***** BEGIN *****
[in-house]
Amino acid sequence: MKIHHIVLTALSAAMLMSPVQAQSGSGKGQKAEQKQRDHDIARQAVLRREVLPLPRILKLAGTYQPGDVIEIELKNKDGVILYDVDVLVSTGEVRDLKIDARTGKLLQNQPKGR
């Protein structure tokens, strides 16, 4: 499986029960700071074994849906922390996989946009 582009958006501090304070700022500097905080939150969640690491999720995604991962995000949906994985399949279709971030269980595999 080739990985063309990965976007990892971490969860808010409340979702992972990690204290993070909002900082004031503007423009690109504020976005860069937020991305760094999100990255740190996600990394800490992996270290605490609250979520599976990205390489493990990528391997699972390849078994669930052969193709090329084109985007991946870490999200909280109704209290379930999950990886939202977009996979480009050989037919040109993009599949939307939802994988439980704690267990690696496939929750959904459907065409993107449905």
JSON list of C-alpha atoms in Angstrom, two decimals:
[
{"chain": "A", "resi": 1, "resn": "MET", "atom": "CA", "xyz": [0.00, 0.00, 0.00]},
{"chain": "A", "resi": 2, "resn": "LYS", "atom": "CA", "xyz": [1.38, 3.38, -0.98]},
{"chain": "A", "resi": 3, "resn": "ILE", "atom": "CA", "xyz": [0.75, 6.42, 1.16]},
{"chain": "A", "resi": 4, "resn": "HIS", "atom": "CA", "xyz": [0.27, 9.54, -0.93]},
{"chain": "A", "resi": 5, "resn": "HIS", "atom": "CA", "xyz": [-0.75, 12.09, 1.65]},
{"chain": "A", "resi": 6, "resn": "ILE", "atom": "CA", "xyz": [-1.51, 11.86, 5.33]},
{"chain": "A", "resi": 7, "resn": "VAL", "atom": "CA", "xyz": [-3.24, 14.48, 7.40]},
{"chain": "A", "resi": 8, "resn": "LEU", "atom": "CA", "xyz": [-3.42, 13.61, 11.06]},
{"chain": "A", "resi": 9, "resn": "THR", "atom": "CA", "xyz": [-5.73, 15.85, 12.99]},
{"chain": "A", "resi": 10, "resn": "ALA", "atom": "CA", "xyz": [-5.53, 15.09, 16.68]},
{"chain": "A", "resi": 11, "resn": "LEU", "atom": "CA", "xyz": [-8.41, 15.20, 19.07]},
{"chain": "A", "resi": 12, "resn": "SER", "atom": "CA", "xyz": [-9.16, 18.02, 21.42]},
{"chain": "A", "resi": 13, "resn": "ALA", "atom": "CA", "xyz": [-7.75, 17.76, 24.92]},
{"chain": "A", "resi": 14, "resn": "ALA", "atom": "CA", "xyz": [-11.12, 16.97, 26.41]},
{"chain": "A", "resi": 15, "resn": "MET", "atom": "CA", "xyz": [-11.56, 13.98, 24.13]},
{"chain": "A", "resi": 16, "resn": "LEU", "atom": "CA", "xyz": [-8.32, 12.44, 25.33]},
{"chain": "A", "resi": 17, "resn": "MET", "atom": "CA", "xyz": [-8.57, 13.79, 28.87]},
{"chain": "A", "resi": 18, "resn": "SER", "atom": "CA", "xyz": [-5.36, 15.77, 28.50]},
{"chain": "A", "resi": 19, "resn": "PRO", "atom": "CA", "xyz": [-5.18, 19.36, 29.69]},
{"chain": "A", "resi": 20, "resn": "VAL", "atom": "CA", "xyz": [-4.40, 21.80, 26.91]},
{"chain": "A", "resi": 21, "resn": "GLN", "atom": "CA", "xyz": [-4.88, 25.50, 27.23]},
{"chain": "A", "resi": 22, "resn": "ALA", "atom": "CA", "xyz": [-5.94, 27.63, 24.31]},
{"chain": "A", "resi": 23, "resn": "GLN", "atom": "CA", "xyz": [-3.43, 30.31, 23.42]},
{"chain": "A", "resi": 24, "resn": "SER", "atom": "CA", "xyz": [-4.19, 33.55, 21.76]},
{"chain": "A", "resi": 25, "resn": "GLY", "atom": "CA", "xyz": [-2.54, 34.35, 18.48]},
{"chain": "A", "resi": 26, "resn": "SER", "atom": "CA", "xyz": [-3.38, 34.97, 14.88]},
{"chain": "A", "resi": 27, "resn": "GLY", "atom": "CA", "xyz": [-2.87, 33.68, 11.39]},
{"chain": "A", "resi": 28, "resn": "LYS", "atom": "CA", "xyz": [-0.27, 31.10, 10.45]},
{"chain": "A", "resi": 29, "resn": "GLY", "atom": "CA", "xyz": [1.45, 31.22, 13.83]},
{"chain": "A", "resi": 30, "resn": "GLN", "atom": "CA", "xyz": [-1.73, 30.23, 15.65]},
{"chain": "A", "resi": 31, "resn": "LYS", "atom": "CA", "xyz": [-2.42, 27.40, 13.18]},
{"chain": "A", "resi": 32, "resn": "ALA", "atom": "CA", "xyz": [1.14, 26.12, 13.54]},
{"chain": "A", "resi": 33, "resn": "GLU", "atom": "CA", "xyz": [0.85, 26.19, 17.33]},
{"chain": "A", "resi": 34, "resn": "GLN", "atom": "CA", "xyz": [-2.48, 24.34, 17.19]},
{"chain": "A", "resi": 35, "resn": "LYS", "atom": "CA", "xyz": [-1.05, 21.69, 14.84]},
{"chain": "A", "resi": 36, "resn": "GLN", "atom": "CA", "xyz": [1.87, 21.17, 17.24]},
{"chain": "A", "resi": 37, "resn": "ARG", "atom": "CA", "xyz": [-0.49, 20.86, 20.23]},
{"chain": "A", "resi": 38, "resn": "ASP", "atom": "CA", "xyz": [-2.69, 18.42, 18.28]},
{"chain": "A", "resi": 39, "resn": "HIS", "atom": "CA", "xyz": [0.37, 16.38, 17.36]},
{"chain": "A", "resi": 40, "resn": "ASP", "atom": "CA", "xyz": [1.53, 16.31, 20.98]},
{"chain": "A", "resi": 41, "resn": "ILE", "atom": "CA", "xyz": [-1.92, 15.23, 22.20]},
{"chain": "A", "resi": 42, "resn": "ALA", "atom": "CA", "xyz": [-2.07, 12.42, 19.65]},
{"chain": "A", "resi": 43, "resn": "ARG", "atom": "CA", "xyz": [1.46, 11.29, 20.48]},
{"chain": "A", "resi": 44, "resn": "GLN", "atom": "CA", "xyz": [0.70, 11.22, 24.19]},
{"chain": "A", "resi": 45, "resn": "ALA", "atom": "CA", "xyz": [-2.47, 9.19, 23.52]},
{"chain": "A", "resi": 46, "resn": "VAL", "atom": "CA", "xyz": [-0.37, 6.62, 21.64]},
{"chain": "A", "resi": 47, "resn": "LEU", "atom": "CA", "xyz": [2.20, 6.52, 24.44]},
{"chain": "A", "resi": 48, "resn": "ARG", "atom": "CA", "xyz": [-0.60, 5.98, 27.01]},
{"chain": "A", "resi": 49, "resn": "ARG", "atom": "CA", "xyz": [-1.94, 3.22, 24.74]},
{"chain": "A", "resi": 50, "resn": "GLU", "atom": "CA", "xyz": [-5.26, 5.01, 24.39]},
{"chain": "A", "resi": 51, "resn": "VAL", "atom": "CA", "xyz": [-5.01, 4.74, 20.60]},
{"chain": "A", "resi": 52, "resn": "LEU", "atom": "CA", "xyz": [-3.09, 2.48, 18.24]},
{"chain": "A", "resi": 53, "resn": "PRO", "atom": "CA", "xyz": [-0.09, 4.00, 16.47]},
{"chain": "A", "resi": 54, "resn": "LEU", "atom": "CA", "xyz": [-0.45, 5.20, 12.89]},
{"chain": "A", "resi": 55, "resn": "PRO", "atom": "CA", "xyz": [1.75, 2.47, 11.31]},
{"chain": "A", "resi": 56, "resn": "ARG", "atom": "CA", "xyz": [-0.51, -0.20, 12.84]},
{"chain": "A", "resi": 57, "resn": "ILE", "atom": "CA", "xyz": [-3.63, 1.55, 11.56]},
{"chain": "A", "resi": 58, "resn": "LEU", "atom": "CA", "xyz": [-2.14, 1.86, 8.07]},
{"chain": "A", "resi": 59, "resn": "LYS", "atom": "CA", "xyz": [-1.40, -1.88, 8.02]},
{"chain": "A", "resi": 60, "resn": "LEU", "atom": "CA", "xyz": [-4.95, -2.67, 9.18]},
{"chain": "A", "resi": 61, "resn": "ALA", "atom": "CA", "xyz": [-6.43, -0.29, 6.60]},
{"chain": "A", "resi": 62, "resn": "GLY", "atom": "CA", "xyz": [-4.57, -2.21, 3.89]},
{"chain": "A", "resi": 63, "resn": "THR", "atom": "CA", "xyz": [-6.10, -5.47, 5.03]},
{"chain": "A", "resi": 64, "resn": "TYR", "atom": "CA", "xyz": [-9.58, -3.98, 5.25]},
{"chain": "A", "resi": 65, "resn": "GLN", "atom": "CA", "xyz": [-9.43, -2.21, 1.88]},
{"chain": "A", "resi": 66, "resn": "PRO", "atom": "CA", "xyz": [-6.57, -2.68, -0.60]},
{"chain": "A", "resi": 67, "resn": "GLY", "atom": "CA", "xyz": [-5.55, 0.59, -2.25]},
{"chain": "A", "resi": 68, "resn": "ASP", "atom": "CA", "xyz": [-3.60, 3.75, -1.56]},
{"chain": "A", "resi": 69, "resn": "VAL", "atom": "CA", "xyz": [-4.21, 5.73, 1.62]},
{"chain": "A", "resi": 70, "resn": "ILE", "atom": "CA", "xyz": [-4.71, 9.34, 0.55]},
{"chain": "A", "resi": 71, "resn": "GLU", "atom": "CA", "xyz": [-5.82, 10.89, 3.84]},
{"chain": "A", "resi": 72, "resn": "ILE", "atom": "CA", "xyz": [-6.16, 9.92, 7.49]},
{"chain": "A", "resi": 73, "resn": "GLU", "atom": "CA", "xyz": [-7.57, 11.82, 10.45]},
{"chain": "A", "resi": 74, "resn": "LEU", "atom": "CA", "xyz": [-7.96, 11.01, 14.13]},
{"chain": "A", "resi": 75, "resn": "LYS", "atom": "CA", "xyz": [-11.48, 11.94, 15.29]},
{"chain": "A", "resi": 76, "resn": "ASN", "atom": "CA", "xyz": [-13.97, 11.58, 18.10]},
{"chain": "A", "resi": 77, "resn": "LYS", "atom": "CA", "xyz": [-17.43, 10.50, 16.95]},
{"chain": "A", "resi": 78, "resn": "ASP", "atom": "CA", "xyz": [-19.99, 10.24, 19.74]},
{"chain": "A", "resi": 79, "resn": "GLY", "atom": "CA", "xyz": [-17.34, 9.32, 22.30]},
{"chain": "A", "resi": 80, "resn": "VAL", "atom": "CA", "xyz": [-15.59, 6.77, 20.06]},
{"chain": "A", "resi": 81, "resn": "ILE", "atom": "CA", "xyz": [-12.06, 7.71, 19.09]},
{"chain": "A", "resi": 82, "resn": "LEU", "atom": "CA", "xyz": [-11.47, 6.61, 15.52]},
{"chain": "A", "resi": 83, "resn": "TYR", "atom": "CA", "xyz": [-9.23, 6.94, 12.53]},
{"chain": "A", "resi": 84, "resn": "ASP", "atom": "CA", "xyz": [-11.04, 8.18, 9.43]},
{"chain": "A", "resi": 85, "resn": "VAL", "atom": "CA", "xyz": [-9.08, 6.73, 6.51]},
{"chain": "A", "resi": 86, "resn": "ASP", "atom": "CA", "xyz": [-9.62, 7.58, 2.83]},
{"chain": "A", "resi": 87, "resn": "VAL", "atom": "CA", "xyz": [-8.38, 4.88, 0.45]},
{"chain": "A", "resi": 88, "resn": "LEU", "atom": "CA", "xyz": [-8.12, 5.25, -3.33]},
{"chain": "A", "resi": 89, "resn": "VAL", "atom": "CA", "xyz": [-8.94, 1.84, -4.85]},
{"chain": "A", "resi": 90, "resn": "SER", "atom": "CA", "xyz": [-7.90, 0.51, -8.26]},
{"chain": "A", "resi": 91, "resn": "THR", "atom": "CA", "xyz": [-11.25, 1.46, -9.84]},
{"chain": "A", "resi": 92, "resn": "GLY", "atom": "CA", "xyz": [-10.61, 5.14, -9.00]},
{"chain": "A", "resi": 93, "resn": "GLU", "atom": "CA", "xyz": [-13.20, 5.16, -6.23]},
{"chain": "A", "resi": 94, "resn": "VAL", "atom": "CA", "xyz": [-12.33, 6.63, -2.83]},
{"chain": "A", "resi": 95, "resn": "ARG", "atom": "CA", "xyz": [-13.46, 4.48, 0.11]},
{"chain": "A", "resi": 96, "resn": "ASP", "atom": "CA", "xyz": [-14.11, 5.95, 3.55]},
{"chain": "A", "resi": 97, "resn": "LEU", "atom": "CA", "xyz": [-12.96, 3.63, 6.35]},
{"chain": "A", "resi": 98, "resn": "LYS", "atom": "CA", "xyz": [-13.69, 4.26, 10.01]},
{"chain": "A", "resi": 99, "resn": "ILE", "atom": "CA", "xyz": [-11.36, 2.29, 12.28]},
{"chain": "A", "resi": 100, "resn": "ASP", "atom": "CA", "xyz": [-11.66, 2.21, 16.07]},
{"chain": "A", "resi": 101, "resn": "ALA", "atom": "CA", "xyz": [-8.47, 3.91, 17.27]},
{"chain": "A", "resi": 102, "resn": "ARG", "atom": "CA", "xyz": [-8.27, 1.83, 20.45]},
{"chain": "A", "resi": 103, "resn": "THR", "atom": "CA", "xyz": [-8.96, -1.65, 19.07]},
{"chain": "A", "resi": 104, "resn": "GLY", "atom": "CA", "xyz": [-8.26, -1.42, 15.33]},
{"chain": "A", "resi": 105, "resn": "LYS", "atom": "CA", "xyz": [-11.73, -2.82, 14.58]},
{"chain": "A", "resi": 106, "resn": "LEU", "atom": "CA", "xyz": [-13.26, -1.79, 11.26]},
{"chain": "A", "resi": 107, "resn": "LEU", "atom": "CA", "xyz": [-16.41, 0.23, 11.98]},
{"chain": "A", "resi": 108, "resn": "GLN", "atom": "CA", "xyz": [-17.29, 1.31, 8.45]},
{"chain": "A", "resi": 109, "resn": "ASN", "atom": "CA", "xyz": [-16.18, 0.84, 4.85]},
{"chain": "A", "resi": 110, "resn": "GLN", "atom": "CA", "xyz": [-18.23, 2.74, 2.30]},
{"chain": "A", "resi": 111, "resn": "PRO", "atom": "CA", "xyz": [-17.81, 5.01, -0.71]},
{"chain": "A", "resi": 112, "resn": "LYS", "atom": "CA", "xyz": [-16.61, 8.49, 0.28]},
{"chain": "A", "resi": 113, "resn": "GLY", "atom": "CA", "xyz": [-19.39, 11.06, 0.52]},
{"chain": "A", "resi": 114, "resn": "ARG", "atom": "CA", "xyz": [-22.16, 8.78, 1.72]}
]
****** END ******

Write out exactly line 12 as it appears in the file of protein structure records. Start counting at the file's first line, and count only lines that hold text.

{"chain": "A", "resi": 7, "resn": "VAL", "atom": "CA", "xyz": [-3.24, 14.48, 7.40]},